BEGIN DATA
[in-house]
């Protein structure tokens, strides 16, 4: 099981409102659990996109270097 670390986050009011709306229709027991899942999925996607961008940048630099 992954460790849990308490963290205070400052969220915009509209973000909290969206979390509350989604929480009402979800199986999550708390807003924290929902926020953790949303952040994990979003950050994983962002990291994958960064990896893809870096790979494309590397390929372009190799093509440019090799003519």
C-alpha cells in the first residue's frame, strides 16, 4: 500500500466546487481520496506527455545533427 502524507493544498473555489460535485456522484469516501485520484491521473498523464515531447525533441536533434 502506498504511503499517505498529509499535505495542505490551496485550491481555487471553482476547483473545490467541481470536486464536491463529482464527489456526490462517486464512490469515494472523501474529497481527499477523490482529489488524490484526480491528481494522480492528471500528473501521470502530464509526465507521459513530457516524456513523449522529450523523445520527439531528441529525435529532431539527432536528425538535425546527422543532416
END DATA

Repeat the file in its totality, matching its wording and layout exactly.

[in-house]
């Protein structure tokens, strides 16, 4: 099981409102659990996109270097 670390986050009011709306229709027991899942999925996607961008940048630099 992954460790849990308490963290205070400052969220915009509209973000909290969206979390509350989604929480009402979800199986999550708390807003924290929902926020953790949303952040994990979003950050994983962002990291994958960064990896893809870096790979494309590397390929372009190799093509440019090799003519």
C-alpha cells in the first residue's frame, strides 16, 4: 500500500466546487481520496506527455545533427 502524507493544498473555489460535485456522484469516501485520484491521473498523464515531447525533441536533434 502506498504511503499517505498529509499535505495542505490551496485550491481555487471553482476547483473545490467541481470536486464536491463529482464527489456526490462517486464512490469515494472523501474529497481527499477523490482529489488524490484526480491528481494522480492528471500528473501521470502530464509526465507521459513530457516524456513523449522529450523523445520527439531528441529525435529532431539527432536528425538535425546527422543532416